2. replication (see SEMICONSERVATIVE REPLICATION MODEL). Replication is initiated at the ORIGIN OF REPLICATION. DNA HELICASE enzymes unwind the double-stranded DNA and each parental strand acts as a TEMPLATE for new DNA synthesis. The anti-parallel nature of the double-stranded DNA molecule affects the replication process. The DNA POLYMERASES involved in replication can only add NUCLEOTIDES to the 3'- OH group of a polynucleotide chain, that is, a DNA strand can only be synthesized in the 5'- 3' direction requiring a template running 3'-" 5'. Thus the two newly synthesized strands must grow in different directions. One daughter strand (the leading strand) is synthesized continuously in the 5'- 3' direction. The other daughter strand (the lagging strand) is synthesized discontinuously in fragments (called Okazaki fragments) that have been synthesized in the normal 5'- 3' direction, but the strand grows overall in the 3'-" 5' direction. These fragments are afterwards joined to make a continuous strand. The region in which replication occurs is called the replication fork. In E. coli, replication occurs as follows: the DNA unwinds, SSB protein is laid down on the single strands to stabilize them and to prevent rewinding. An RNA PRIMER initiates DNA synthesis on the leading strand. RNA primers initiate synthesis of each fragment on the lagging strand. These primers are later removed and the gaps left are filled in by the activity of a DNA polymerase. DNA LIGASE then joins the fragments together to form a complete strand.

    In eukaryotes, DNA replication occurs in the ‘S’ phase of the CELL CYCLE prior to nuclear division.

  3. location. DNA is found in all chromosomes except those of certain viruses (such as tobacco mosaic virus, TMV), where the heritable material is RNA. In PROKARYOTES, DNA is generally in the form of a single coiled molecule in a continuous loop (see NUCLEOID and may also occur as extrachromosomal material in the cytoplasm. In EUKARYOTES the DNA is also highly coiled but is complexed with basic and acidic proteins. There is probably only one very long DNA molecule per chromosome. DNA is also found in CHLOROPLASTS and MITOCHONDRIA of eukaryote cytoplasm (see CYTOPLASMIC INHERITANCE).
  4. DNA as a genetic material. There are several pieces of evidence to suggest the role of DNA in inheritance: (i) TRANSFORMATION experiments with Streptococcus (Diplococcus) pneumoniae in 1928, by F. GRIFFITH; (ii) the identification of the ‘transforming principle’ as DNA by AVERY MacLeod and McCarty in 1944; (iii) the fact that the wavelength of ultraviolet light which causes most mutations in various prokaryotes and eukaryotes matches the ABSORPTION SPECTRUM of nucleic acids (260 nm); (iv) HERSHEY and Chase's experiment with labelled BACTERIOPHAGE. DNA has several features which make it an ideal genetic material: great stability (see structure above); accurate replication so that all cells contain an identical copy of information; four nucleotide bases to provide storage of coded information (see GENETIC CODE); it is capable of mutation by altering the base sequence; it may be broken and rejoined to form new genetic combinations (see RECOMBINATION); stored information can be accurately ‘read’ by other cell molecules (see TRANSCRIPTION).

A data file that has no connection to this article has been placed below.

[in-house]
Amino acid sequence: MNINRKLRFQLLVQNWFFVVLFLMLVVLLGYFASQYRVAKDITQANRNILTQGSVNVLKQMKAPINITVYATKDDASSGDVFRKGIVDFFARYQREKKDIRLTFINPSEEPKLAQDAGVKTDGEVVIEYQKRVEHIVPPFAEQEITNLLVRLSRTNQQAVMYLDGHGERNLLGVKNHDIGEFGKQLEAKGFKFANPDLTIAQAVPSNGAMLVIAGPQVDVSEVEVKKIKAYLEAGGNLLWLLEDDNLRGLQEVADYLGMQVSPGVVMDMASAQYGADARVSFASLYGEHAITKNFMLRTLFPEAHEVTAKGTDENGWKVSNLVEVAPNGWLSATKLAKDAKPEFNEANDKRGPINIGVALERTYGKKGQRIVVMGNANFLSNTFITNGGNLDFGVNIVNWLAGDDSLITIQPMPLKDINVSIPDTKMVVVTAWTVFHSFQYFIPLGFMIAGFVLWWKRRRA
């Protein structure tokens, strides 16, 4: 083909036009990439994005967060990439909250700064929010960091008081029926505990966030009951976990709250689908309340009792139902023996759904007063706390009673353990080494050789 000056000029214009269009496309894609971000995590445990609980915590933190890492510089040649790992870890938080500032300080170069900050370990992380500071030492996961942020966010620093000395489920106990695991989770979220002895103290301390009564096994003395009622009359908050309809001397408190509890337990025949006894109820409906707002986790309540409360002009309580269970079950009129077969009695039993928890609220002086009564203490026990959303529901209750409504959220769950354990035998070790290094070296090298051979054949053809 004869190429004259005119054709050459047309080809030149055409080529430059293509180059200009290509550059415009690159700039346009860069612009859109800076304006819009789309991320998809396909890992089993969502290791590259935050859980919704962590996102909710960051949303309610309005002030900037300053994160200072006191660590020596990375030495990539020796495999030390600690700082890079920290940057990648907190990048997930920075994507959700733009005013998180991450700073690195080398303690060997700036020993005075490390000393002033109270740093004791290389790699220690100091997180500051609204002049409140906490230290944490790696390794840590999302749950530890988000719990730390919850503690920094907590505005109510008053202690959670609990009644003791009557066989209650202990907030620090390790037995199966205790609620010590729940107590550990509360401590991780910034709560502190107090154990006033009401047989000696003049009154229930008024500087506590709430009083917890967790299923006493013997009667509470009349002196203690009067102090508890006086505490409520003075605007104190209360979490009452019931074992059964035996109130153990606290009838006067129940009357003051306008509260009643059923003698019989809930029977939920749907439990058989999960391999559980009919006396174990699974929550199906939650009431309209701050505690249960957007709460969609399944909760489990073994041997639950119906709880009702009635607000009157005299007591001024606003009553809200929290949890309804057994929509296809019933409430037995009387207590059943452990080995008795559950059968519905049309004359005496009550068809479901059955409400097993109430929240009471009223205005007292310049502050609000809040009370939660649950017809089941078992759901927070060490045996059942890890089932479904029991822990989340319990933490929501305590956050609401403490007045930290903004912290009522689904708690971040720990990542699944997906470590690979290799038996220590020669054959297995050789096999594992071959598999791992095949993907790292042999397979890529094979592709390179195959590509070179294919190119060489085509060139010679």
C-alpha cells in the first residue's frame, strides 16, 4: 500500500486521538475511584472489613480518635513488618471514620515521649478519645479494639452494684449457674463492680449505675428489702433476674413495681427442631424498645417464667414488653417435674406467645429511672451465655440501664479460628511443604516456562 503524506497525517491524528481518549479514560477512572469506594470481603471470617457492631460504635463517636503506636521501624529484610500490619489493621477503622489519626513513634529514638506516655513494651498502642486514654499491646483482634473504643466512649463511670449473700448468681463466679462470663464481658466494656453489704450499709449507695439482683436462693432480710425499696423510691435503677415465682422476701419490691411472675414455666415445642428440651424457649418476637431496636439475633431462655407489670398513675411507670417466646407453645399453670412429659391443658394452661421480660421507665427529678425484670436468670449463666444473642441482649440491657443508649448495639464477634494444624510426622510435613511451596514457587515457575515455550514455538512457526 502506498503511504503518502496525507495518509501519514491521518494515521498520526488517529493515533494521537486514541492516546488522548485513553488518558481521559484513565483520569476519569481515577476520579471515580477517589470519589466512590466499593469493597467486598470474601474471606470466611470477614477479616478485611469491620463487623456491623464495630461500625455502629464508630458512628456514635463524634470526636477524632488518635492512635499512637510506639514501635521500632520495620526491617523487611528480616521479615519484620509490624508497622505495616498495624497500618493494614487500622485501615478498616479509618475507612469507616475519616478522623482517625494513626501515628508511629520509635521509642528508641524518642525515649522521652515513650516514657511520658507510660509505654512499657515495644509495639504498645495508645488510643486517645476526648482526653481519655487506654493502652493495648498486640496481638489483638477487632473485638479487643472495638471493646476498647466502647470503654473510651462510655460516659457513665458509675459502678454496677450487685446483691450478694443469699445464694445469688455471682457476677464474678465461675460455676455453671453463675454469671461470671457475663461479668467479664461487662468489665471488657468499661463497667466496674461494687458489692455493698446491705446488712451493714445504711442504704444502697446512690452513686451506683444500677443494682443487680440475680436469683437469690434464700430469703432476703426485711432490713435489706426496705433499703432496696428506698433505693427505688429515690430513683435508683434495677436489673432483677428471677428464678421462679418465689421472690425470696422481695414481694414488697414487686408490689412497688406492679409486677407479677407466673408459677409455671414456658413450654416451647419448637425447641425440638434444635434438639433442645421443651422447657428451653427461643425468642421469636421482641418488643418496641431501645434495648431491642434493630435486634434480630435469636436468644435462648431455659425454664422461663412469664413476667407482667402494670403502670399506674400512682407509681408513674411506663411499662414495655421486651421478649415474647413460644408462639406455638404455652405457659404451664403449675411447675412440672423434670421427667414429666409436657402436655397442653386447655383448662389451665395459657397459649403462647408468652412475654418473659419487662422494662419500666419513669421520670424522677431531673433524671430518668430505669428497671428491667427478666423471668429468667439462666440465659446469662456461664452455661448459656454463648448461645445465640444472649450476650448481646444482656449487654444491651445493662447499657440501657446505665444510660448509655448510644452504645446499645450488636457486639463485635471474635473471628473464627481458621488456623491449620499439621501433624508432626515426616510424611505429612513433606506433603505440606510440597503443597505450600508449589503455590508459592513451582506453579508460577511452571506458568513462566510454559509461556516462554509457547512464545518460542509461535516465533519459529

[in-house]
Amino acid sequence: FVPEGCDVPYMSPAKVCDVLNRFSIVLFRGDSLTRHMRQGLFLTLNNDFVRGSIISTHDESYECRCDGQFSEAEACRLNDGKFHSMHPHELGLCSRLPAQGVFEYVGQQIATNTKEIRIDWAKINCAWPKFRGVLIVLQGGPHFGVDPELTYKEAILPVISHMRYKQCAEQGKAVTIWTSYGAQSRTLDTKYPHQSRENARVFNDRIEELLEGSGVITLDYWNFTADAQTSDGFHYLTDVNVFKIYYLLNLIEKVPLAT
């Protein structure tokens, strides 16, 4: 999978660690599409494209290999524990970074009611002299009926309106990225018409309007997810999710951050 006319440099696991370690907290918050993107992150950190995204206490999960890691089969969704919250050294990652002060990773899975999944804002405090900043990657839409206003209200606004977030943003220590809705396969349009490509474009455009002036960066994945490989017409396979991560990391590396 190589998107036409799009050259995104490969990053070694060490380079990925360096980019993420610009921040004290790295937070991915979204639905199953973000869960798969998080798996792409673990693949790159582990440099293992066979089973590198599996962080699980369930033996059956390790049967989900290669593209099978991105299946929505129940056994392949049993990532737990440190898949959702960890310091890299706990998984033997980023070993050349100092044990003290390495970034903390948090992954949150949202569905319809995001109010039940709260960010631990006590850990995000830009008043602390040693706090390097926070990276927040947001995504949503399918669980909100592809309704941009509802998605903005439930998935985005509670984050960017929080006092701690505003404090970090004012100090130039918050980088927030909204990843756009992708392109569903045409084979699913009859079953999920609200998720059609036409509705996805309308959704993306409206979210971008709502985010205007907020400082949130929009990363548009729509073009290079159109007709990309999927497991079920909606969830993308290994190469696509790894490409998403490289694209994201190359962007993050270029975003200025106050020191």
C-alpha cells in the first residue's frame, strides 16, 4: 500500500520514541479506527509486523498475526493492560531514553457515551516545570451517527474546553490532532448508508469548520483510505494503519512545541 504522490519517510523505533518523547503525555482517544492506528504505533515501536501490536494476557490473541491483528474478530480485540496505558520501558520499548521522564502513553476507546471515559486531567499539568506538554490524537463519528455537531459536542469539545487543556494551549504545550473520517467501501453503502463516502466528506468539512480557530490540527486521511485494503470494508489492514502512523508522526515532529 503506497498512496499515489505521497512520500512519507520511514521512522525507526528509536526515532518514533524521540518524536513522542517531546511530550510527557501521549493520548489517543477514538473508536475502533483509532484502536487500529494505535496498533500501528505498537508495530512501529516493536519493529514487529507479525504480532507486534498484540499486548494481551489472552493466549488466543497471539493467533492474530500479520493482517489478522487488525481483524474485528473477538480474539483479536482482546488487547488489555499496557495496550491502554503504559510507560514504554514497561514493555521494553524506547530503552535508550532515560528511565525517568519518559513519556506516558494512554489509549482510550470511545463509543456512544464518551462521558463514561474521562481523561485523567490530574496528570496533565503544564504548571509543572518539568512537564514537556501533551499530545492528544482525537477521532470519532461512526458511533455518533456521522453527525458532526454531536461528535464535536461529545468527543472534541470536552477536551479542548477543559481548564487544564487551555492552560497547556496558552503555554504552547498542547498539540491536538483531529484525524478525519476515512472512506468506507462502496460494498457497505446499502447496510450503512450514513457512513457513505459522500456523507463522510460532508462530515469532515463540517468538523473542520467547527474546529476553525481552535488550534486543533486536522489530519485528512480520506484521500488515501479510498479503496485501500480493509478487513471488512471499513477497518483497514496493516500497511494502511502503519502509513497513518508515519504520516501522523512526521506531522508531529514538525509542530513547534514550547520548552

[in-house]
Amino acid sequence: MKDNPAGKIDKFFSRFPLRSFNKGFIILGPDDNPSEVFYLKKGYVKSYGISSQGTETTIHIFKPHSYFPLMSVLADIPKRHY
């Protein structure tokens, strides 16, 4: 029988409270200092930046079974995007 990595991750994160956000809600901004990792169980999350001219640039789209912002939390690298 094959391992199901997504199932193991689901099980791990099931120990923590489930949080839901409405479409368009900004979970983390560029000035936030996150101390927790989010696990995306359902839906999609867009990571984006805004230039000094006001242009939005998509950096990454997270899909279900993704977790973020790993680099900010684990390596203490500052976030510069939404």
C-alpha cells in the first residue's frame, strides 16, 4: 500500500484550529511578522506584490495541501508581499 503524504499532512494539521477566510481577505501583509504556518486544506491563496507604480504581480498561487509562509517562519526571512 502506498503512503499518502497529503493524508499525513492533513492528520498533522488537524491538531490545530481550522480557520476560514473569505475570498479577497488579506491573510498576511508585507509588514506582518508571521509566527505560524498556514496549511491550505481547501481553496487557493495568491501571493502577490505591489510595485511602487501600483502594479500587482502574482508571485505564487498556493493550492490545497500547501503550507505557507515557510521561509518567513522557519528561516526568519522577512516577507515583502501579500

DNA (deoxyribonucleic acid)

The abbreviation for "deoxyribonucleic acid," the primary carrier of genetic information found in the chromosomes of almost all organisms. The entwined double structure allows the chromosomes to be copied exactly during cell division.

DNA (deoxyribonucleic acid)

A type of nucleic acid that constitutes the molecular basis of heredity. It is found principally in the nucleus of all cells where it forms part of the chromosome, or in the cytoplasm of cells lacking a nucleus, such as bacteria. It acts as the carrier of genetic information containing the instructions (code) to make proteins. It consists of two single chains of nucleotides, which are twisted round each other to form a double helix or spiral. The nucleotides contain sugar (deoxyribose), phosphate and the bases (adenine, cytosine, guanine and thymine). The two strands of DNA are held together by hydrogen bonds located between specific pairs of bases (adenine to thymine and cytosine to guanine). The sequence of bases and consequently gene sequence is sometimes altered, causing mutation. Assessment of DNA has found many applications, including forensic science to help identify a perpetrator (a process called genetic fingerprinting), to establish family relationships or the history of a particular population (phylogenetics). See chromosome; gene; inheritance; mutation.

DNA

Abbreviation for deoxyribonucleic acid.